The Center for Disease Control
Healthcare Facility Labs and Public Health Department Labs
When healthcare facility labs suspect CRE or carbapenem-resistant Pseudomonas aeruginosa (CRPA), they send the isolates (pure samples of a germ) to the public health department labs, also known as jurisdictional labs. The public health labs confirm the species identity of the bacteria, and do additional susceptibility and molecular testing to characterize (describe) the CRE and CRPA isolates. In addition to CRE and CRPA, every state health department can test for enteric (gut) bacteria like Salmonella. When public health labs identify unusual resistance, they notify CDC and can send the isolates to their regional labs for additional testing if needed.
The regional labs help track changes in resistance and identify outbreaks. Since outbreak response varies by state, the support might also vary by state or threat discovered. In general, the regional labs provide support by:
Doing additional tests to further characterize the threat
Providing support to respond to the threat by performing colonization screening tests for CRE or CRPA, or an emerging fungal threat like Candida auris
Tracking and monitoring discoveries that are found
The regional labs coordinate local efforts and are located in the following state health departments:
The public health department labs will send some pathogen isolates, like CRE and CRPA, to the regional labs when support is needed, but the AR Lab Network receives other pathogens in different ways. For example, the regional labs are processing N. gonorrhoeae isolates through CDC activities, including two projects: Gonococcal Isolate Surveillance Project (GISP) and Strengthening the United States Response to Resistant Gonorrhea (SURRG).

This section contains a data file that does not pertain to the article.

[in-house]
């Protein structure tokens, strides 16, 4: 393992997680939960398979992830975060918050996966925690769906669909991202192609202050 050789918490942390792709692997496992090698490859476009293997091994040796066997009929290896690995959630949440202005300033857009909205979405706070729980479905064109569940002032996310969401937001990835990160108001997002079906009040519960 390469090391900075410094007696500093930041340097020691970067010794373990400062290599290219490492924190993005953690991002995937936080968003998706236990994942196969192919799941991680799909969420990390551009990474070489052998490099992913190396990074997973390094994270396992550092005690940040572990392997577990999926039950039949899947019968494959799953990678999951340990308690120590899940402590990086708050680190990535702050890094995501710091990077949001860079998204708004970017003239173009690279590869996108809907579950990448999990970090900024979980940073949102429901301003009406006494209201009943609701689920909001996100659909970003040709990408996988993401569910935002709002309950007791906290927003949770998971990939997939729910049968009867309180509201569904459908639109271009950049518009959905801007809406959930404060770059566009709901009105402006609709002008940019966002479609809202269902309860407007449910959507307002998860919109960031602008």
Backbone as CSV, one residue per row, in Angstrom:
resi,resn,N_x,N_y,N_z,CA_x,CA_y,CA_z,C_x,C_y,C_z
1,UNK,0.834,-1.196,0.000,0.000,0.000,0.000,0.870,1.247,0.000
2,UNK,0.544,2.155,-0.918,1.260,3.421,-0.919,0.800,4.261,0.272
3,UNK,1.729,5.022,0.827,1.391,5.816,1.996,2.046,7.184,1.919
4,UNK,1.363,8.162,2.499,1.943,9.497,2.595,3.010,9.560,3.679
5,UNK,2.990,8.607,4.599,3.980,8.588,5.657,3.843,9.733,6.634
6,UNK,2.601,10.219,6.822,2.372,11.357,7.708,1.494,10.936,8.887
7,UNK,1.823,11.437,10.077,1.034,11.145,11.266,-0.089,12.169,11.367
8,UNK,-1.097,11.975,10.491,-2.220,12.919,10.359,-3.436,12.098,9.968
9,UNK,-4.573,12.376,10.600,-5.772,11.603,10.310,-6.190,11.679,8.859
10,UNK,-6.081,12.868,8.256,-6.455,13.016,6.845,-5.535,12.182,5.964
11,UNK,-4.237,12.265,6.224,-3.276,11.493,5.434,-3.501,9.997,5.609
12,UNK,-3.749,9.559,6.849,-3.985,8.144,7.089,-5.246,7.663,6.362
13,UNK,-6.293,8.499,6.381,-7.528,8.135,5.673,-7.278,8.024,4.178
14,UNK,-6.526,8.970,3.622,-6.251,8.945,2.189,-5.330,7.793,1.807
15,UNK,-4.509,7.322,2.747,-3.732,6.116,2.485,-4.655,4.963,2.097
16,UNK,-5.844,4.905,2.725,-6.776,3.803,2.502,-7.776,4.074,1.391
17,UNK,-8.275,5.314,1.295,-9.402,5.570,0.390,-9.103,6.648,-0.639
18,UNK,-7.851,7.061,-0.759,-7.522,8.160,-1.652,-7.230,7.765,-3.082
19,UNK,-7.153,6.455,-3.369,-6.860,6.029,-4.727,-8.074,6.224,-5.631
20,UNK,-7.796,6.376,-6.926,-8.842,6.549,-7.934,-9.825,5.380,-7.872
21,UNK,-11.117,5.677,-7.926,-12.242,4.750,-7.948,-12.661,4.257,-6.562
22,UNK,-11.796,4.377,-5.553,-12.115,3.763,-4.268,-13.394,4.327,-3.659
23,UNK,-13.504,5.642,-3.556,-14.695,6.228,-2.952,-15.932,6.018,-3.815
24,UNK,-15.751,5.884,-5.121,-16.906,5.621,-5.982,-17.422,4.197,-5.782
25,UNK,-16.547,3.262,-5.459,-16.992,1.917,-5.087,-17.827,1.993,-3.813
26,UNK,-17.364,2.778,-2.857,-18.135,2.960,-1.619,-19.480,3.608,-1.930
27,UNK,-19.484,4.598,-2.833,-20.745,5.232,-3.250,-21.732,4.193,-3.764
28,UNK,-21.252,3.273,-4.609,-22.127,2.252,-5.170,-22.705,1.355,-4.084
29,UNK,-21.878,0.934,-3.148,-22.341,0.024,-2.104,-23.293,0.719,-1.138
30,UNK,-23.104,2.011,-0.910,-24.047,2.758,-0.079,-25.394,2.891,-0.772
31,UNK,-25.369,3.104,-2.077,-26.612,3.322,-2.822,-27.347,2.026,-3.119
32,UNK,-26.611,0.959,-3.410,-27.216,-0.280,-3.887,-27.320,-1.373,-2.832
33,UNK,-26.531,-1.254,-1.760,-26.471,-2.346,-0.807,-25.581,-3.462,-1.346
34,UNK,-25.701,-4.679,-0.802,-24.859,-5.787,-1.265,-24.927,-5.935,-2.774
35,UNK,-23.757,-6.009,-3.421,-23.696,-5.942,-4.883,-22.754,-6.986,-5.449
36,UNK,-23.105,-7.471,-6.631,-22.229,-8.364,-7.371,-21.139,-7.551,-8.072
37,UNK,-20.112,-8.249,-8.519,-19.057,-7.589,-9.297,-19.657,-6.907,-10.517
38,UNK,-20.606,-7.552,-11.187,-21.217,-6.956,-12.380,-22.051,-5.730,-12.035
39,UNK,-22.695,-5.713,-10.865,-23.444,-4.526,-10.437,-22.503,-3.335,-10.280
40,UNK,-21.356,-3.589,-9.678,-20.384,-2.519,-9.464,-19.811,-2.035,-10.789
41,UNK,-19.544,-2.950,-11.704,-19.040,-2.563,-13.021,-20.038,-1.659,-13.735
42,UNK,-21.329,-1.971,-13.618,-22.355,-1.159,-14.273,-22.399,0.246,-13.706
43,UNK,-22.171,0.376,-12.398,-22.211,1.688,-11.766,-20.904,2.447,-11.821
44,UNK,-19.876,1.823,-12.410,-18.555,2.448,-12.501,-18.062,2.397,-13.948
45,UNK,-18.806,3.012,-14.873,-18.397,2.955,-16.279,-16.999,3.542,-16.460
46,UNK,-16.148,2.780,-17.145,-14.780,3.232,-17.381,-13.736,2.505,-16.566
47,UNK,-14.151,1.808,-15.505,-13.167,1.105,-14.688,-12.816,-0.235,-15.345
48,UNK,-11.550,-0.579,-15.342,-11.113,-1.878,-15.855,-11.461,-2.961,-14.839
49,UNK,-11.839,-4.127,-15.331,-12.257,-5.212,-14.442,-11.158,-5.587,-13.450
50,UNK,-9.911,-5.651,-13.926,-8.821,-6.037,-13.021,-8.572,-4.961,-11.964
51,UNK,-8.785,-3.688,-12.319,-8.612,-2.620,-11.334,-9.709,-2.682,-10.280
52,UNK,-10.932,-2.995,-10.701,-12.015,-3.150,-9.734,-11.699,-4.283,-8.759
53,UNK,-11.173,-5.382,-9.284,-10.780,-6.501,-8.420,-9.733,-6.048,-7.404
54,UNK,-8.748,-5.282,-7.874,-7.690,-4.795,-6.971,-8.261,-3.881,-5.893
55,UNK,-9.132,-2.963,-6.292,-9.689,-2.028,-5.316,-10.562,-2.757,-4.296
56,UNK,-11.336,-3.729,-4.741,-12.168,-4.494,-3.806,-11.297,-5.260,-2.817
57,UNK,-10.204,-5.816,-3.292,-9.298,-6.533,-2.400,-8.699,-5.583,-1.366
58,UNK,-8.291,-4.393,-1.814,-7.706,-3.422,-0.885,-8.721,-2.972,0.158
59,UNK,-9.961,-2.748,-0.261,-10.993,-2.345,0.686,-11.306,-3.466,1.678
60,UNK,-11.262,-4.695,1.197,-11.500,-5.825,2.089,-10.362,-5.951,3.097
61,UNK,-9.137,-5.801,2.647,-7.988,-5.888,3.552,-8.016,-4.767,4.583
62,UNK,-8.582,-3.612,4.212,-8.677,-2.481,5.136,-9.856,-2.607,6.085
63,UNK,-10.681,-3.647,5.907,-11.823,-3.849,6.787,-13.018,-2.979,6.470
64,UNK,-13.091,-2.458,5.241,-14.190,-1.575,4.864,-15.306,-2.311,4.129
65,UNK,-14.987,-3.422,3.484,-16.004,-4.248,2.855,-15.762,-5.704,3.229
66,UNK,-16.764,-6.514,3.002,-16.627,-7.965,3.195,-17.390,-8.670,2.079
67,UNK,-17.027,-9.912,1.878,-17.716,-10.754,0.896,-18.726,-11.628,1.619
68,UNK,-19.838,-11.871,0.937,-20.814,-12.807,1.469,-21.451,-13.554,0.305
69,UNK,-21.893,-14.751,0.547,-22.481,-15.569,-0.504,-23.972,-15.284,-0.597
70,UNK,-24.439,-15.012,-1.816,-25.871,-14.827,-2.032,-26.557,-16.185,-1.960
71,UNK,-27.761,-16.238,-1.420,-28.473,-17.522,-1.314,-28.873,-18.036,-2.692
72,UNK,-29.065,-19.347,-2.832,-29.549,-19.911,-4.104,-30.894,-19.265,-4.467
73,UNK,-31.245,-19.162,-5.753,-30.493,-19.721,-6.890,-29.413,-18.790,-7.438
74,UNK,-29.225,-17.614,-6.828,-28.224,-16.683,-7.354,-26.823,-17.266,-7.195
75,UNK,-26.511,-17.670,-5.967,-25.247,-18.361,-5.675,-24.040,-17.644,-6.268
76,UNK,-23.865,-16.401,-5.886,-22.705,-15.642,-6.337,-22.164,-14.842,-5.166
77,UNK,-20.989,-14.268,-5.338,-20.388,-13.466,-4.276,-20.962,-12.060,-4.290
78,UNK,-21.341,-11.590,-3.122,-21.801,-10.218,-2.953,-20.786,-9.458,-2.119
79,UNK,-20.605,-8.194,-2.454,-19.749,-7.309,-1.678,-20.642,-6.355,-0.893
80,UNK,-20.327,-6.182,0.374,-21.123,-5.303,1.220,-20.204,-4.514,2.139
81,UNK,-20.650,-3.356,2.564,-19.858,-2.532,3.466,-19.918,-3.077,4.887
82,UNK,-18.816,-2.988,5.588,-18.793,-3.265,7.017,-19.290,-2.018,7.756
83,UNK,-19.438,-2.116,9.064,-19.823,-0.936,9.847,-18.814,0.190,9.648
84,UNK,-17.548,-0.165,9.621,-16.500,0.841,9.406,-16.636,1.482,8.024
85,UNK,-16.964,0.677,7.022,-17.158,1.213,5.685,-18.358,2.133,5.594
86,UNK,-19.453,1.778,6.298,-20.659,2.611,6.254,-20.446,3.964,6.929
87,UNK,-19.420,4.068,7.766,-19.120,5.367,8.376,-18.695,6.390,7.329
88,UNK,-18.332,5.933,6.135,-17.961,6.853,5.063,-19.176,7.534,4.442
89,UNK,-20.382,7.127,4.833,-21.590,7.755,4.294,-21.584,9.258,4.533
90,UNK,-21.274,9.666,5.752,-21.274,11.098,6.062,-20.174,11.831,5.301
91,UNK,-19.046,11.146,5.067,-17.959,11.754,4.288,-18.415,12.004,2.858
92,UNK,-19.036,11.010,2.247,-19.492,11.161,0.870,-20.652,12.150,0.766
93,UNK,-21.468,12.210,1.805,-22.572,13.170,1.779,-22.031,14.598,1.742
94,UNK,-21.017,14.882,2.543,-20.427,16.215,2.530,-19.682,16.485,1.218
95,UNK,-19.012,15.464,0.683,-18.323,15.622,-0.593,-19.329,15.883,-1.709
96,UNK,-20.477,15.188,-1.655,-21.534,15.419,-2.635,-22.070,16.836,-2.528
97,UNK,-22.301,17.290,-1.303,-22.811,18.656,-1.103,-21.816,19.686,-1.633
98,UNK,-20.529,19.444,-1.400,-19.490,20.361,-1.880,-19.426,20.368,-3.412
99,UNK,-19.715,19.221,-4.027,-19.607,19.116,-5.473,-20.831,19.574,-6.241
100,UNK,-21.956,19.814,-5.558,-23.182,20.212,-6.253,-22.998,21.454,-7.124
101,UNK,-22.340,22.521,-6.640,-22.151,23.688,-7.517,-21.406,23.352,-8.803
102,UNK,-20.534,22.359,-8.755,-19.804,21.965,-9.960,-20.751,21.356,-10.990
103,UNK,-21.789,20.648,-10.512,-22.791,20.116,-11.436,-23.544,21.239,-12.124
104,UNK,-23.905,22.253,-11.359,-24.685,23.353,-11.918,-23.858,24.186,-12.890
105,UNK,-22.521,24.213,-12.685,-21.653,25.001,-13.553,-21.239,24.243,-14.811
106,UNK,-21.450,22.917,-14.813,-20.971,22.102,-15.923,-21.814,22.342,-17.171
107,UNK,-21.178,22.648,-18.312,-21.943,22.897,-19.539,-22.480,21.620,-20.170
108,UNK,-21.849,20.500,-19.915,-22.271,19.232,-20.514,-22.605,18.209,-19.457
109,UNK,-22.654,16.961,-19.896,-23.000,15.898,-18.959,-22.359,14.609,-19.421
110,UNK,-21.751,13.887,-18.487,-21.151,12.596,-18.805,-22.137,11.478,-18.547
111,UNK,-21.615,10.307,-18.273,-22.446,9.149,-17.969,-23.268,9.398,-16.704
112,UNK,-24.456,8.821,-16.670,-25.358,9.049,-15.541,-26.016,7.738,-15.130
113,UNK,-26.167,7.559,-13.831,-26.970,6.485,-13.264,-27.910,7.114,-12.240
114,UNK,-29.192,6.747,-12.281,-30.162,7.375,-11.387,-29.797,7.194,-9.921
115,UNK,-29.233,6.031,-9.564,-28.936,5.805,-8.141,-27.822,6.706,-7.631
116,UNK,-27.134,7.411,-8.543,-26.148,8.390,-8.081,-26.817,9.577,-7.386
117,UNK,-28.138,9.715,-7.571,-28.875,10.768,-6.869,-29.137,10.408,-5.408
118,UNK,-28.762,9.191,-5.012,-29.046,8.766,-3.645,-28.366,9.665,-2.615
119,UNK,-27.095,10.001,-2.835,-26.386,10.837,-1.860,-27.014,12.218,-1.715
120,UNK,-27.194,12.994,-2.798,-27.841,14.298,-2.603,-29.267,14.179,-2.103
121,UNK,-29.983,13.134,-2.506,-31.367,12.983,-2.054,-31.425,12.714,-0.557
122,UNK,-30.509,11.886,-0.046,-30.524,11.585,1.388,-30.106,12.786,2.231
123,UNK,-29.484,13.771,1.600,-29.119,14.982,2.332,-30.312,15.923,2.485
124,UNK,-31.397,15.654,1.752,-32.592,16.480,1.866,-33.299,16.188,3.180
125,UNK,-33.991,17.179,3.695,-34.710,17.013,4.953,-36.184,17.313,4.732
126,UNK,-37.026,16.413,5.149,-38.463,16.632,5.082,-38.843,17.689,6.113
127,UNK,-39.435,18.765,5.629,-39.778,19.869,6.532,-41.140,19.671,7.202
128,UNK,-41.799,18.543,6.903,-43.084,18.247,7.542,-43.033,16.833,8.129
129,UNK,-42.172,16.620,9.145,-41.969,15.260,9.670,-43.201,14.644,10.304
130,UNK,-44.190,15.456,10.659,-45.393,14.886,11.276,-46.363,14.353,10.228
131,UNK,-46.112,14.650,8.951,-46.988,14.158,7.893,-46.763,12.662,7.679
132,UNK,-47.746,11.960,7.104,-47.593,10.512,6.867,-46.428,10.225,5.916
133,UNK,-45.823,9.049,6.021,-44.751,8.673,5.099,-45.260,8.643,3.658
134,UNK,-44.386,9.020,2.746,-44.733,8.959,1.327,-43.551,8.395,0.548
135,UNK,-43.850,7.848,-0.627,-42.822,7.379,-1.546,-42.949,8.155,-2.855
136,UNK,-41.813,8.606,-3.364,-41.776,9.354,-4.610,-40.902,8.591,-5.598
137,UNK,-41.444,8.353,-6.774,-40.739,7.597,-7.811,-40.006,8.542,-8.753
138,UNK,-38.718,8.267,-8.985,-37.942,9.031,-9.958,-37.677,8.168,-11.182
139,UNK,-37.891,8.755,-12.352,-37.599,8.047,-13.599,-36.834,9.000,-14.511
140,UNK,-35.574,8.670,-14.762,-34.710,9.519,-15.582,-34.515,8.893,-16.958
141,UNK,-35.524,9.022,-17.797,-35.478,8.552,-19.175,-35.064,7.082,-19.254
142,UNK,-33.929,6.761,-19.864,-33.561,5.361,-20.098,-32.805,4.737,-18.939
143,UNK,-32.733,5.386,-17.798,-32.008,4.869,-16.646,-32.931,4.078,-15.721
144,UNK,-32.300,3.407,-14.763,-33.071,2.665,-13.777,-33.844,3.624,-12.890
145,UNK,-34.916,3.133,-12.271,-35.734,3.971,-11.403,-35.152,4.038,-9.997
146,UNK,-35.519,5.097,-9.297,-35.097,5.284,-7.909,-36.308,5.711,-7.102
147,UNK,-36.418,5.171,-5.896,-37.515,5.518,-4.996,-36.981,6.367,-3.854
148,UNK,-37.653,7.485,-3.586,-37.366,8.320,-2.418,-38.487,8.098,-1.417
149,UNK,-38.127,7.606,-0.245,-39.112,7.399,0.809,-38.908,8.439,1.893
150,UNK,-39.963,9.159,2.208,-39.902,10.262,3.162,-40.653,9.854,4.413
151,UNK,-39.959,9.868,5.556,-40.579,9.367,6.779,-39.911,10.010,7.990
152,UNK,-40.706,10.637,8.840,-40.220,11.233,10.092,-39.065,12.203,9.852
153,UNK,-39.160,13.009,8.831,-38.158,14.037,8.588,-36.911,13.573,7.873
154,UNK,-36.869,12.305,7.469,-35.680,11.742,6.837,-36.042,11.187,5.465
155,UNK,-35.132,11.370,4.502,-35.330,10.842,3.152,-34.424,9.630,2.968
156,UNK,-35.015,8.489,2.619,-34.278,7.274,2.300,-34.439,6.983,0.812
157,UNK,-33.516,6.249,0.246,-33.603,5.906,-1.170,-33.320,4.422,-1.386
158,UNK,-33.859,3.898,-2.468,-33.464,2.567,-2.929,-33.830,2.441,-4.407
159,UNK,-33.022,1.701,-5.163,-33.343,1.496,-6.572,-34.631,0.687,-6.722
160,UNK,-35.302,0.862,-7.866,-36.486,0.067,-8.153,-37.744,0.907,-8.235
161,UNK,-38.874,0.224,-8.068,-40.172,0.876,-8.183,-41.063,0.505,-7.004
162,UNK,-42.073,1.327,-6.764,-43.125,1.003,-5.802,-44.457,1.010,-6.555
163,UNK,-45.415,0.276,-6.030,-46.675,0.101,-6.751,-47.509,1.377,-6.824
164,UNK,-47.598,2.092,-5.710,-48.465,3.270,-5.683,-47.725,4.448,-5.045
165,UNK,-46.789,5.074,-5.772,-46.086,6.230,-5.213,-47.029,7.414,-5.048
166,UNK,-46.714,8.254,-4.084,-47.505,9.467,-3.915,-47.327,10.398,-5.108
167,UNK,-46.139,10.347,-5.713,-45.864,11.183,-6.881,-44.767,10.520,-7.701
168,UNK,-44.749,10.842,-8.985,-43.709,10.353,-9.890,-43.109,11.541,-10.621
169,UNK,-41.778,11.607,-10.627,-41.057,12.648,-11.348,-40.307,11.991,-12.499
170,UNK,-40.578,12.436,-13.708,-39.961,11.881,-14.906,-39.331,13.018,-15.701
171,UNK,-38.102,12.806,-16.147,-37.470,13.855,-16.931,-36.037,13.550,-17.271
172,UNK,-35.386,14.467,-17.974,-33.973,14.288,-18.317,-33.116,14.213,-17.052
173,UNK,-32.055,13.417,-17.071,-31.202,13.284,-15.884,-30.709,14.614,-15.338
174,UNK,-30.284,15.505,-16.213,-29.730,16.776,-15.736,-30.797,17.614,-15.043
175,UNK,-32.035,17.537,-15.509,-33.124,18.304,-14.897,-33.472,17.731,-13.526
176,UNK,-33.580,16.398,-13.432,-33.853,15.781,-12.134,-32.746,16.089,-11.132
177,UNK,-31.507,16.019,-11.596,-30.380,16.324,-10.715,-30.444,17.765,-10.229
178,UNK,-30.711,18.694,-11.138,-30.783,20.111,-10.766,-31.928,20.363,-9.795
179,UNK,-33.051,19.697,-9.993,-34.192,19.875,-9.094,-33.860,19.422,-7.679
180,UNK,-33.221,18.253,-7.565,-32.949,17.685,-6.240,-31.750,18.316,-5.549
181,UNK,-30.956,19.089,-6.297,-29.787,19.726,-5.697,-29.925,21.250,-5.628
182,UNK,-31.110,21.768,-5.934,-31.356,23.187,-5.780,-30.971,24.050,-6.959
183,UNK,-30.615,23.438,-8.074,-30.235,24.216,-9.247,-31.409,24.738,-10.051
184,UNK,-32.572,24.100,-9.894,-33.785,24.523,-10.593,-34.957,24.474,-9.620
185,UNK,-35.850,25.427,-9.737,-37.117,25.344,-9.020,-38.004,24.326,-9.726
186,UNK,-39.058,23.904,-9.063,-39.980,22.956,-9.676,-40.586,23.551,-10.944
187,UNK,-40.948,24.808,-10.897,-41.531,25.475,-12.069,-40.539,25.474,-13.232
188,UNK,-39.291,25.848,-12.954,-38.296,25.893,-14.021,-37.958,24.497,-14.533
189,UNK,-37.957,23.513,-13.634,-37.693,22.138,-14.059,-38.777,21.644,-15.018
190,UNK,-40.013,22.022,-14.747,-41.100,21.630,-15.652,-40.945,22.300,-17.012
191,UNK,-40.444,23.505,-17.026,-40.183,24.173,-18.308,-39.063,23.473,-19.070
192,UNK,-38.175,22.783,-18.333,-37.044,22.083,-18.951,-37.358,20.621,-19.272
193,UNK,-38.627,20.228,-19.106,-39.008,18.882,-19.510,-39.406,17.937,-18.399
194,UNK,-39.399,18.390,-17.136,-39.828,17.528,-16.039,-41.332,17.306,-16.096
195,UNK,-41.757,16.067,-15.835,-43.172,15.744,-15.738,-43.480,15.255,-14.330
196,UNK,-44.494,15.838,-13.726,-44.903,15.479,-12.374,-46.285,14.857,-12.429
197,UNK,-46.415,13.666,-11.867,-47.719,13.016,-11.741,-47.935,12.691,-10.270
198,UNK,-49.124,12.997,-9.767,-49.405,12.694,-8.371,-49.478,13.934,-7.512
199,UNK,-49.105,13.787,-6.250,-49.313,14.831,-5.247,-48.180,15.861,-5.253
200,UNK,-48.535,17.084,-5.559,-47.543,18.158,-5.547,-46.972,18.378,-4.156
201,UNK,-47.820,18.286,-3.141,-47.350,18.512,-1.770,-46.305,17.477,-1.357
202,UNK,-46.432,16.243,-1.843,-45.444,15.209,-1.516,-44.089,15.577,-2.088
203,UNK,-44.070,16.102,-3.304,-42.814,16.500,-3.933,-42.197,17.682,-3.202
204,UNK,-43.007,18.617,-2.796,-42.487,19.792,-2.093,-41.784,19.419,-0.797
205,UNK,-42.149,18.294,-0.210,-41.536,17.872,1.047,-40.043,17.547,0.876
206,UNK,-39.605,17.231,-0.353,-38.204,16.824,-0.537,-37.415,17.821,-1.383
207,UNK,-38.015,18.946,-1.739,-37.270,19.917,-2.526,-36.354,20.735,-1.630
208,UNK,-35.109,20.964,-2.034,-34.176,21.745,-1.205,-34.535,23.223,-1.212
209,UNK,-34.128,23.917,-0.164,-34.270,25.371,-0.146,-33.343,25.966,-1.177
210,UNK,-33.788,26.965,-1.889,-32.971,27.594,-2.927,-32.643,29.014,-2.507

This work is a key part of monitoring antibiotic-resistant gonorrhea trends to help ensure that the recommended drug treatment for gonorrhea works. The National TB Center is coordinated from the Michigan Department of Health and Human Services, and is equipped to perform WGS for isolates of M. tuberculosis in the U.S. The National TB Center receives all available isolates from the state health departments.
CDC coordinates the AR Lab Network and provides technical expertise. When antibiotic resistance threats are reported, CDC works across the different labs to support outbreak response and create tailored solutions. CDC also adds new isolates to the Antibiotic Resistance Isolate Bank for drug and diagnostic test development.